In light of the Ninth Circuit's opinion in Dawson v. Entek, denying plaintiff's request to include "sexual orientation" in Instruction No. 11 would have been error.

The Ninth Circuit has also repeatedly held that a plaintiff can successfully assert a retaliation claim so long as the plaintiff's opposition to an employment practice was "based on a 'reasonable belief' that the employer has engaged in an unlawful employment practice" even if the practice is not actually unlawful under Title VII. Little v. Windermere Relocation, Inc., 301 F.3d 958, 969 (9th Cir. 2002); accord Freitag v. Ayers, 468 F.3d 528, 541 (9th Cir. 2006); Moyo v. Gomez, 40 F.3d 982, 981 (9th Cir. 1994). Thus, in a Title VII retaliation claim, "an employee's complaints about the treatment of others is considered a protected activity, even if the employee is not a member of the class that he claims suffered from discrimination, and even if the discrimination he complained about was not legally cognizable." Ray v. Henderson, 217 F.3d 1234, 1240 n.3 (9th Cir. 2000) (emphasis added).

There cannot be any doubt that the plaintiffs in this case were reasonable in believing that Title VII prohibited defendant from terminating their co-worker based on his sexual orientation. Not only has there been a growing gay rights movement in this country, the courts have also recognized sexual orientation as a status that merits heightened protection.*fn5

Accordingly, based on the Ninth Circuit's holding in Dawson and because plaintiffs were reasonable in believing that Title VII prohibited defendant from discriminating based on sexual orientation, the court's inclusion of "sexual orientation" in Instruction No. 11 was a correct statement of the law and does not merit a new trial.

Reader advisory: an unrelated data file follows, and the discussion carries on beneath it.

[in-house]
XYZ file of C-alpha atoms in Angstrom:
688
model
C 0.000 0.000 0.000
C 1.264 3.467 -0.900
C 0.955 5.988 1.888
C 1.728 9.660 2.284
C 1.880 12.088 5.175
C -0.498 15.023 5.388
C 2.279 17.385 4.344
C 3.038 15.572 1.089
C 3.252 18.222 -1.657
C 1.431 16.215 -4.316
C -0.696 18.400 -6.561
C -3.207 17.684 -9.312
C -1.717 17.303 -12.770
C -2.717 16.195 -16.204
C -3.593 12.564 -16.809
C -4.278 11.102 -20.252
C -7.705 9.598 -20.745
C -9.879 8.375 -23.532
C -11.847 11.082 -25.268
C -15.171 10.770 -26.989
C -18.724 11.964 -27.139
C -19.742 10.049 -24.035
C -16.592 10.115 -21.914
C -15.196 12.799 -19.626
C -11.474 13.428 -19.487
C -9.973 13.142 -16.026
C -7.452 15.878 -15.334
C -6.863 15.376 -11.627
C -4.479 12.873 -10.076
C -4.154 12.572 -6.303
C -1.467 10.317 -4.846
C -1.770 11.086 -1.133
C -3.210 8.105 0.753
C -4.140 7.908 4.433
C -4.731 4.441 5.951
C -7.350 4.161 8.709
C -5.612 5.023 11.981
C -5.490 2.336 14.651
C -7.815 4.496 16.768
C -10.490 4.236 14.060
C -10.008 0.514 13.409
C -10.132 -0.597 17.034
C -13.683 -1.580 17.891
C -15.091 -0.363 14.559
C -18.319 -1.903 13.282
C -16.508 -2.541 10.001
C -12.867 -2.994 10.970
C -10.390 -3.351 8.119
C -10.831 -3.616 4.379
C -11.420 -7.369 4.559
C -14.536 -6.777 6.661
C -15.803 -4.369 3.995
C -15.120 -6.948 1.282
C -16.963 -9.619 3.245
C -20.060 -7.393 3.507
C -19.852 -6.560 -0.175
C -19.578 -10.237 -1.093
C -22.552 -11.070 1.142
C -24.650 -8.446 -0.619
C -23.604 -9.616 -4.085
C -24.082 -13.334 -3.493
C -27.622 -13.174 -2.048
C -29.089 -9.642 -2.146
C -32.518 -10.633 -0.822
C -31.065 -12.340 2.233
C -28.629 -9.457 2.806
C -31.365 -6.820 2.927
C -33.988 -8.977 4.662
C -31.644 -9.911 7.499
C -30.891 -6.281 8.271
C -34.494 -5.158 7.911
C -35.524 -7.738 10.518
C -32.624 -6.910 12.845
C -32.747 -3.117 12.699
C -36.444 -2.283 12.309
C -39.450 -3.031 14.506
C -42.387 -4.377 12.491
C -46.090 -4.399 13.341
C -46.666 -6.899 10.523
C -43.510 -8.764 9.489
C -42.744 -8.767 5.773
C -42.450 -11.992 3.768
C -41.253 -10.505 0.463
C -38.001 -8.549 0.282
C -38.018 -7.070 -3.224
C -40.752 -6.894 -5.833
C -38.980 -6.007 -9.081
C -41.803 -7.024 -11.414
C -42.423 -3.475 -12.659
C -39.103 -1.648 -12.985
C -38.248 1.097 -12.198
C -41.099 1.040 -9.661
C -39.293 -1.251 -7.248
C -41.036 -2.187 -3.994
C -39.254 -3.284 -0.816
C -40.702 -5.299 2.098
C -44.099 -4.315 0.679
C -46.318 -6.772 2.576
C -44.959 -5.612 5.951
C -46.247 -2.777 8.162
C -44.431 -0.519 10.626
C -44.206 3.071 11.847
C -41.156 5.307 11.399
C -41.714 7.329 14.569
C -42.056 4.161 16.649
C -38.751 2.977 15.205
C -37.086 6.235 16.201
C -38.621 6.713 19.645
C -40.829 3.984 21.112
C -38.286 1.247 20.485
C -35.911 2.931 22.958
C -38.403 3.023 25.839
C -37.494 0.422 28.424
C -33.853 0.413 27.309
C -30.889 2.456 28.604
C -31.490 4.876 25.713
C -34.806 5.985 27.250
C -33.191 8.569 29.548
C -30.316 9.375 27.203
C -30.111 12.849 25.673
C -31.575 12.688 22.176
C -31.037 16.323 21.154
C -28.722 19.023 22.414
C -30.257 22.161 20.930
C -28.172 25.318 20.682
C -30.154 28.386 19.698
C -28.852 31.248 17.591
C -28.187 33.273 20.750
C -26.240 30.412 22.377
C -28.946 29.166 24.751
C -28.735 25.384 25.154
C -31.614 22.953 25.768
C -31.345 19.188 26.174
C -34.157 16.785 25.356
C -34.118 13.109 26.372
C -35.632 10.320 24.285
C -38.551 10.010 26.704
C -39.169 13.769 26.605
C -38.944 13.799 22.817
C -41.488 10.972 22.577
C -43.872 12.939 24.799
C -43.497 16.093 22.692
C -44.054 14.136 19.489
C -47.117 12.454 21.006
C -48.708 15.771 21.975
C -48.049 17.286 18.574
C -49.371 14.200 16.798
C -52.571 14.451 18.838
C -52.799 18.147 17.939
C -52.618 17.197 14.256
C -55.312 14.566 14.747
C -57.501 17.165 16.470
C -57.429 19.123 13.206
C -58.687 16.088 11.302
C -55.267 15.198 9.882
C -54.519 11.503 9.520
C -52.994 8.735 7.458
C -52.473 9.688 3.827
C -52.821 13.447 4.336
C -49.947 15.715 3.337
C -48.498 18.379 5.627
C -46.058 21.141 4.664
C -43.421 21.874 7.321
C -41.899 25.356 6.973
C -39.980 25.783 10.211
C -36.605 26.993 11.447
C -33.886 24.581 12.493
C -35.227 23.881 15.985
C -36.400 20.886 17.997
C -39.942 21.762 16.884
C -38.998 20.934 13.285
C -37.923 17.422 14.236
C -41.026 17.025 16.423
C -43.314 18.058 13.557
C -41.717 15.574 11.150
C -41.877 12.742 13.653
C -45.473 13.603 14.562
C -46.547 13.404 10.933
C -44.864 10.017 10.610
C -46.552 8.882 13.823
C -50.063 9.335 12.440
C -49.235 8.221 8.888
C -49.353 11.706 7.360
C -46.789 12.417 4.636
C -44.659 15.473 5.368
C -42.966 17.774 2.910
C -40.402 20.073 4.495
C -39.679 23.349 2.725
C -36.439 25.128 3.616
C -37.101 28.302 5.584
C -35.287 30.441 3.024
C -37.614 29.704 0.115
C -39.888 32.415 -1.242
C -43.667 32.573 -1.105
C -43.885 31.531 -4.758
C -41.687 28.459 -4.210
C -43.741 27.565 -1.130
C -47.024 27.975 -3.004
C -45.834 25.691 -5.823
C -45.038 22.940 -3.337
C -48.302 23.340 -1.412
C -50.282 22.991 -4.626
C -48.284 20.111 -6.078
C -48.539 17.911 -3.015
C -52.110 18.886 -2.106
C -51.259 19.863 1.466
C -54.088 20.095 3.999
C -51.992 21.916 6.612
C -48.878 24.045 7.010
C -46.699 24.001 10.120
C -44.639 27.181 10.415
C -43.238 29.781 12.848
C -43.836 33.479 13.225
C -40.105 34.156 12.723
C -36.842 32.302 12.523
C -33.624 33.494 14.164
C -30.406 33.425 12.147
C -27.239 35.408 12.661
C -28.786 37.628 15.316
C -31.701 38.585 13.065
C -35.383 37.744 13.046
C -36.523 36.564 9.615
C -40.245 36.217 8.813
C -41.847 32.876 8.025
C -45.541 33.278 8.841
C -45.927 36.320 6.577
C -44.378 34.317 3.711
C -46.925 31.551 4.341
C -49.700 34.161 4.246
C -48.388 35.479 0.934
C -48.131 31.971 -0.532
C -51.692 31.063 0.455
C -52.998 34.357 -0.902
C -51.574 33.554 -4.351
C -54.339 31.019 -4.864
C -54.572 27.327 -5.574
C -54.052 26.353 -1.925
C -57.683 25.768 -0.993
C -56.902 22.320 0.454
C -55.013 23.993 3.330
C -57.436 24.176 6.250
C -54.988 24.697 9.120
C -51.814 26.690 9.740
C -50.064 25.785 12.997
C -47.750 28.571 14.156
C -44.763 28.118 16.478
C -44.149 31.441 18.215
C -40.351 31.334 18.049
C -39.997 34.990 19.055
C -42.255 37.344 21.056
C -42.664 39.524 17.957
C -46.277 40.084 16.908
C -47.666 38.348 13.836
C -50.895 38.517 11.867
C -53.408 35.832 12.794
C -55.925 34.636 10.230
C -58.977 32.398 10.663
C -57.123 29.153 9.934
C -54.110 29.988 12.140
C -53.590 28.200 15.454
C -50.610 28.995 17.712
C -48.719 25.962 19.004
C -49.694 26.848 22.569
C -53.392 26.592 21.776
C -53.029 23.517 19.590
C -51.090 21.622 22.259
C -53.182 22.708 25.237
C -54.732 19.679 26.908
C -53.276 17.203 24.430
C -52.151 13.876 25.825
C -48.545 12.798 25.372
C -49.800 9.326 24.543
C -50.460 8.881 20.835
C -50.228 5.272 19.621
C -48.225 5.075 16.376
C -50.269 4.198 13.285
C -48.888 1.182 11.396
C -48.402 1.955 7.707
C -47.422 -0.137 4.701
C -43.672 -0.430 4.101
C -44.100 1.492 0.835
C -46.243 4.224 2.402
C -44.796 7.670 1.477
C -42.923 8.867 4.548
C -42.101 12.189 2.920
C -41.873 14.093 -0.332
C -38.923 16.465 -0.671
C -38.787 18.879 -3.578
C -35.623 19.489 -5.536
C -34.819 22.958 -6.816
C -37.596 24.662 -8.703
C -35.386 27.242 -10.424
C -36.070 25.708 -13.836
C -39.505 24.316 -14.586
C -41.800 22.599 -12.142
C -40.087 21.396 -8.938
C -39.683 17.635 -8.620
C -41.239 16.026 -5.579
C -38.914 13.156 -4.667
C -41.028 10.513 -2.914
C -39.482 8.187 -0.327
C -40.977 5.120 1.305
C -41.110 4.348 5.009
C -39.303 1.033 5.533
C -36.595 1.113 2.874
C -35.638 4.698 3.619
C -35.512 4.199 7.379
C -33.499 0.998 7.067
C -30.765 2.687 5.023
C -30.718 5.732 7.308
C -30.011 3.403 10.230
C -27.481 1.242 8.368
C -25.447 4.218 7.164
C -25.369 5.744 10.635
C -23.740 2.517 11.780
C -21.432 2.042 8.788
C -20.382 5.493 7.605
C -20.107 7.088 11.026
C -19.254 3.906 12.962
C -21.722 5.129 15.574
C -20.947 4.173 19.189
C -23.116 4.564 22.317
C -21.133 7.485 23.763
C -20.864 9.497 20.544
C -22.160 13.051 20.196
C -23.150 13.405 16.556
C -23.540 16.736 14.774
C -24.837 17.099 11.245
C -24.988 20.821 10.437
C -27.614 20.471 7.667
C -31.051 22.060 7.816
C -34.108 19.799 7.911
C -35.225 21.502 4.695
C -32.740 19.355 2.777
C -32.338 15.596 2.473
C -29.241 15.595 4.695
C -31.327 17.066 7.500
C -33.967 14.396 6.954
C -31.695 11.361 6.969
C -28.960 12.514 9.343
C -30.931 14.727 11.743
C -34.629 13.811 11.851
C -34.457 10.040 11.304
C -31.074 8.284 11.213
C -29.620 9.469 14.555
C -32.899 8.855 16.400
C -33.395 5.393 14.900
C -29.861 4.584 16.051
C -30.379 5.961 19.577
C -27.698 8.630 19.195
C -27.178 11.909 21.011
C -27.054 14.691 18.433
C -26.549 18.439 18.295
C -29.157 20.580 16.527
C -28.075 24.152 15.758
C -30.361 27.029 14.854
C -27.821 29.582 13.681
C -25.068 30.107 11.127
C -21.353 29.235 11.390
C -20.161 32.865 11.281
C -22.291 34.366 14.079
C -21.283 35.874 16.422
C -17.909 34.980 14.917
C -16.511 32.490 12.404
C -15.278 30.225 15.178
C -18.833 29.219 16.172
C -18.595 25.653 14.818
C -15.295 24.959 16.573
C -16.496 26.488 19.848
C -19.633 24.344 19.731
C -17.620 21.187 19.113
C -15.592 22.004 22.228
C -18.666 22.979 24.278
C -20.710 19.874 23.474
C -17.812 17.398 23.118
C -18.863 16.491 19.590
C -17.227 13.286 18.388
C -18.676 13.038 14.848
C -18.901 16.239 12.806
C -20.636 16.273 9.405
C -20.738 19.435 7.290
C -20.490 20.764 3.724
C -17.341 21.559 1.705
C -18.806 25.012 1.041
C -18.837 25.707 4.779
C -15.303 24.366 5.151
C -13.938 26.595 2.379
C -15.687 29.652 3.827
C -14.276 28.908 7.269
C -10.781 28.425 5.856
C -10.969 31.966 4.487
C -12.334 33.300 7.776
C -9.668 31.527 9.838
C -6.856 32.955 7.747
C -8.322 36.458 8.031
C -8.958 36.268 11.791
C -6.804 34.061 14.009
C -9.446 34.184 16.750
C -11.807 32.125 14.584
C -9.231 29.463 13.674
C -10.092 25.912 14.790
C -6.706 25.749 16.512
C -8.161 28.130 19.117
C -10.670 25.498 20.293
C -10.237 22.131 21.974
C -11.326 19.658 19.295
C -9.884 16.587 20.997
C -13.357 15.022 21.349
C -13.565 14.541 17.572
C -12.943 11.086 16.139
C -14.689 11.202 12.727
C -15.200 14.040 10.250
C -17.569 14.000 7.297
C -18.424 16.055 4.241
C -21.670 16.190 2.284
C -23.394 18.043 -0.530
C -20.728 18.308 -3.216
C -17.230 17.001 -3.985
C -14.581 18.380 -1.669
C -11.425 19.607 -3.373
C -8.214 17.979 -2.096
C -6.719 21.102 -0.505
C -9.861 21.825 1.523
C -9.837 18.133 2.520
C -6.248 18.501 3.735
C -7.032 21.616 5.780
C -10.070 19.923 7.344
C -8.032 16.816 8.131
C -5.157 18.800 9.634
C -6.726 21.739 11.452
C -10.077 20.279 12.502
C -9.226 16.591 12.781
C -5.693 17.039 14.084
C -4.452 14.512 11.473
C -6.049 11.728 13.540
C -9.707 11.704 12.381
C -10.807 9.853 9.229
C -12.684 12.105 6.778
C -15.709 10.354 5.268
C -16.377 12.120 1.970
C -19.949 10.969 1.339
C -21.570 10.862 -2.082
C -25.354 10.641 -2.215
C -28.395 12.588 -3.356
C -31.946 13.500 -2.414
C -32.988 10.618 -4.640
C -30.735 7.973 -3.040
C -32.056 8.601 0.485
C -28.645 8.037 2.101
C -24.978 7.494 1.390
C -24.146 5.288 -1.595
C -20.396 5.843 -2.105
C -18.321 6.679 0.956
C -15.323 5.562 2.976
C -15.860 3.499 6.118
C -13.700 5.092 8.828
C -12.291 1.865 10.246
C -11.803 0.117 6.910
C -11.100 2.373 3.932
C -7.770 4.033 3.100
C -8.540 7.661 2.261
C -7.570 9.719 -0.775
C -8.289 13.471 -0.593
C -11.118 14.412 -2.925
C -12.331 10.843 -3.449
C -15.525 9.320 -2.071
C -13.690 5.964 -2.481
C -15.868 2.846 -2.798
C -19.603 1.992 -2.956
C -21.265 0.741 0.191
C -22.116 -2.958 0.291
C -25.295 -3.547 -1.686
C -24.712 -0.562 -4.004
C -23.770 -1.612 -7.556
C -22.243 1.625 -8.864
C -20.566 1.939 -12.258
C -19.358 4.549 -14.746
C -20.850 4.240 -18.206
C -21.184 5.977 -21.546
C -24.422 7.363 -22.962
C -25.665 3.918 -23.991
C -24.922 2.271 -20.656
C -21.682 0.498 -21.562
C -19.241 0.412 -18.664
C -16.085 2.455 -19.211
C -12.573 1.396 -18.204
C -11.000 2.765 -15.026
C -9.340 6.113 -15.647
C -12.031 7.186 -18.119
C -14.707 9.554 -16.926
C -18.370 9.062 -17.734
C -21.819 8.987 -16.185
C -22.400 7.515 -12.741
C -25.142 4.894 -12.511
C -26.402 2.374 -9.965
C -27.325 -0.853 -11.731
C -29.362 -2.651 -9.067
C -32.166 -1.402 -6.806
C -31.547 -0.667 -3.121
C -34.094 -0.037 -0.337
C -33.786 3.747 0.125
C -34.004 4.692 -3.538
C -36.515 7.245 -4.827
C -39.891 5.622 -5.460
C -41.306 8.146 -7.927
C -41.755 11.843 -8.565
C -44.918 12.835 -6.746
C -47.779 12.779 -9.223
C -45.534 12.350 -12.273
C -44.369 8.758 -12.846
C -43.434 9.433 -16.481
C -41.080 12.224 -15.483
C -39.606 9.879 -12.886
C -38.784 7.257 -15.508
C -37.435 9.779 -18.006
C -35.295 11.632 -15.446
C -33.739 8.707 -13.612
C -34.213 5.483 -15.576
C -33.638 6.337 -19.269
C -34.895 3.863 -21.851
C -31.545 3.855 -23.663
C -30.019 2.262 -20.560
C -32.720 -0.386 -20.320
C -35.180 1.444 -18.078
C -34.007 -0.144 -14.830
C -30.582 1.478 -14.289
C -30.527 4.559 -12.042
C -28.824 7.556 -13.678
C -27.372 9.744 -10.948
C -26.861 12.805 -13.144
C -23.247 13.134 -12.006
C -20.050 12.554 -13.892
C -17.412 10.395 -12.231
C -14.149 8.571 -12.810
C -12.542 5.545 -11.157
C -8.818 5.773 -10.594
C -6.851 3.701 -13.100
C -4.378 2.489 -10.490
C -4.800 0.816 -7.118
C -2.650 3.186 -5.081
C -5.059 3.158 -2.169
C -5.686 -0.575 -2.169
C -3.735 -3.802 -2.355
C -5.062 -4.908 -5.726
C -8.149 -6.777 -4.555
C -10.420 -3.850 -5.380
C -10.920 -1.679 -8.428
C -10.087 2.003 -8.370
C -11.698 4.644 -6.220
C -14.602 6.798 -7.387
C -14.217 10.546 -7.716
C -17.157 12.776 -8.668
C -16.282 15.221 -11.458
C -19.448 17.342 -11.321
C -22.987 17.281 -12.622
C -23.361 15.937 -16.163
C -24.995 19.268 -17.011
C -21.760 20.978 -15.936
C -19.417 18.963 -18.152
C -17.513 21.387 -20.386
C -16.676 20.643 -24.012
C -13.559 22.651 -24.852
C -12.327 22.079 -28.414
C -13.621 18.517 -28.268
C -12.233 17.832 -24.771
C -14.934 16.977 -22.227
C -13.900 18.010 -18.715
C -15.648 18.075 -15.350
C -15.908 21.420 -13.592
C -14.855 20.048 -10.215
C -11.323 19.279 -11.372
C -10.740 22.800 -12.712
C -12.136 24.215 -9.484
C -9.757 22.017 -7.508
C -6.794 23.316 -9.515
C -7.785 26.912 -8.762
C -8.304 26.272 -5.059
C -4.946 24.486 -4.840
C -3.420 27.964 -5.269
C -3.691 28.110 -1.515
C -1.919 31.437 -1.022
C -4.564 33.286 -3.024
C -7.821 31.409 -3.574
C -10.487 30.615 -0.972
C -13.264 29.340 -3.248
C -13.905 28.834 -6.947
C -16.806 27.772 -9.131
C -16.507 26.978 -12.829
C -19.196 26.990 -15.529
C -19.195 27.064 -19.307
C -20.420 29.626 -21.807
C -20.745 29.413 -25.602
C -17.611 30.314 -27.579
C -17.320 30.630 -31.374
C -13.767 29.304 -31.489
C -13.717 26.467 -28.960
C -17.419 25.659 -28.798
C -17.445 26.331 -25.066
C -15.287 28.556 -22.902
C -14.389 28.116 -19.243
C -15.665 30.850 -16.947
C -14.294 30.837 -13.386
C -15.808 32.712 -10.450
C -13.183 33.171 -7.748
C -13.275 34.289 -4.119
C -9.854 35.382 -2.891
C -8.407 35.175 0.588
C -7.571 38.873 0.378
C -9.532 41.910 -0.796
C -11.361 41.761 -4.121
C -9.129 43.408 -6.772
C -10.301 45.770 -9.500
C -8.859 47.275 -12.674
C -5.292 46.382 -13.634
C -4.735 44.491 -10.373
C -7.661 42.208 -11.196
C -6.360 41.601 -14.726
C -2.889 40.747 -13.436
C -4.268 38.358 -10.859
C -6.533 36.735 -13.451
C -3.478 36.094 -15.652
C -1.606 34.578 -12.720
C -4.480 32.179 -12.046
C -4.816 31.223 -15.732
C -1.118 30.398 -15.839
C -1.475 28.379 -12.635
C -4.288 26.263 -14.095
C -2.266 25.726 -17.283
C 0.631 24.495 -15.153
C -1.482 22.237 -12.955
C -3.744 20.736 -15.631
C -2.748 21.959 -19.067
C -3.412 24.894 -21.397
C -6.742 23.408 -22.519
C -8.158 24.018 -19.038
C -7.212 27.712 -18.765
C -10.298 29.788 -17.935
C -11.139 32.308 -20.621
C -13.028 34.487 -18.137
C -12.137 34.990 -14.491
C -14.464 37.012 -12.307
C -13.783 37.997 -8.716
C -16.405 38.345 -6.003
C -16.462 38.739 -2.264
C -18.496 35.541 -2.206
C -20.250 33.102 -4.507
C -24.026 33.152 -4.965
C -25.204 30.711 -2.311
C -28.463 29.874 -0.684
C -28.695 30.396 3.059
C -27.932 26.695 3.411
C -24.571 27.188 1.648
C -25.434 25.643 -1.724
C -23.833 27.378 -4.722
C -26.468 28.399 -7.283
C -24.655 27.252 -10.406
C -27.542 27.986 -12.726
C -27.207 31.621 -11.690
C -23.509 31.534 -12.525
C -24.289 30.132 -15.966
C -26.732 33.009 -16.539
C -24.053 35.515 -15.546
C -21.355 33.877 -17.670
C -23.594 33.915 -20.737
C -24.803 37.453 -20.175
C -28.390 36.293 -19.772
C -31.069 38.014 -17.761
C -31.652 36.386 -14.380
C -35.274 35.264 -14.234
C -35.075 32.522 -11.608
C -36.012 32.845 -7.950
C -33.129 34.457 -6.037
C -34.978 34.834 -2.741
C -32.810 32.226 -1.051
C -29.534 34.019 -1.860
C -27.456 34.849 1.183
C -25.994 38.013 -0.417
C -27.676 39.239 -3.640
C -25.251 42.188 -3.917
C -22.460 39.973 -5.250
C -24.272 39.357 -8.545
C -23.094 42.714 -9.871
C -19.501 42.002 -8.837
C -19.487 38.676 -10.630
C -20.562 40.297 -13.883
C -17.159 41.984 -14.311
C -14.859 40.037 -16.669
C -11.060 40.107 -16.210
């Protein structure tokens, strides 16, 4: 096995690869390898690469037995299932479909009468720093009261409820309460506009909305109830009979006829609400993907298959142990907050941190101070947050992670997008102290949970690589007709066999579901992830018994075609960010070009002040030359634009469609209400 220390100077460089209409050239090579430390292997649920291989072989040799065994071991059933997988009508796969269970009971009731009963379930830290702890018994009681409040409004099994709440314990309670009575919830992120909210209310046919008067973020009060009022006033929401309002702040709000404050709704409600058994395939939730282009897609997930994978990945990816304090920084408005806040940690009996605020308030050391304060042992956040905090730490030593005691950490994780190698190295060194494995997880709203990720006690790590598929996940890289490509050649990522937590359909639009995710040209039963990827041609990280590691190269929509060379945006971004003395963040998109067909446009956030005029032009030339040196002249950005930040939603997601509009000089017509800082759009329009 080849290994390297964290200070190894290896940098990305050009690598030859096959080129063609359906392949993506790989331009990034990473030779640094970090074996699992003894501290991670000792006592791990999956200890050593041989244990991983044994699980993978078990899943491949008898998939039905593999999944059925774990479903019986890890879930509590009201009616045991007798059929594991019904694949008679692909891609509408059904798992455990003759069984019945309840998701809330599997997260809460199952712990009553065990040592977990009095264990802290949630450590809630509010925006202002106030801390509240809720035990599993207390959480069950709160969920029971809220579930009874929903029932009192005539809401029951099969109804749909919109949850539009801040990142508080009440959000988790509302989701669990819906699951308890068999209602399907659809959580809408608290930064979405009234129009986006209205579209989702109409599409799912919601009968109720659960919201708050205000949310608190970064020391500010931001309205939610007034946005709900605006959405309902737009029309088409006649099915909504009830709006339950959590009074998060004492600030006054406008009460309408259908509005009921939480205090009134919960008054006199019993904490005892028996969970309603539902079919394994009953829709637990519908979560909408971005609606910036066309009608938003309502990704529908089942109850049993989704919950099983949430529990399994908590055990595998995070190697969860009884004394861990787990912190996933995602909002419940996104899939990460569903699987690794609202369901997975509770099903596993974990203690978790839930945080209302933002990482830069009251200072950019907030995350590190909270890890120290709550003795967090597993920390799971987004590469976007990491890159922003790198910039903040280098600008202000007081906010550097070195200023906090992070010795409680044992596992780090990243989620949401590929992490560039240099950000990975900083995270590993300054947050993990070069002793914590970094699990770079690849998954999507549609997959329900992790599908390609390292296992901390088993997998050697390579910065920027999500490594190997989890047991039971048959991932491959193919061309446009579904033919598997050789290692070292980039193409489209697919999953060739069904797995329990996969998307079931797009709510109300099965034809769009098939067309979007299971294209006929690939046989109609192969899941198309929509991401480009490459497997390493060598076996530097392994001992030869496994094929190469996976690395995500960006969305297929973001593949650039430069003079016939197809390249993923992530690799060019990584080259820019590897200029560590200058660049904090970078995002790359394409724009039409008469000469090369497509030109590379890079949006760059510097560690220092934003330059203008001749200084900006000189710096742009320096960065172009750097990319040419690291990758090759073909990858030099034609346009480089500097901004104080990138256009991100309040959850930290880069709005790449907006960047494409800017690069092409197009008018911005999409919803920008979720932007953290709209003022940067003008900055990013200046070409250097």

C. Punitive Damages

Defendant argues that it cannot be liable for punitive damages because defendant had an anti-harassment policy in place and effectively implemented it. See Kolstad v. Am. Dental Ass'n, 527 U.S. 526, 534 (1999) (holding that, for purposes of imposing punitive damages, an employer may not be vicariously liable for discriminatory employment decisions of its managerial agents when those decisions are contrary to the employer's good-faith efforts to comply with Title VII). Plaintiffs, on the other hand, argue that defendant did not effectively implement its policy. Whether defendant had such a policy and whether it made a good-faith effort to comply with it would have been questions of fact for the jury to determine. At oral argument on its motion for judgment on the punitive damage claim, counsel for defendant represented that it had requested a jury instruction on the Kolstad defense but that such request was denied by the court.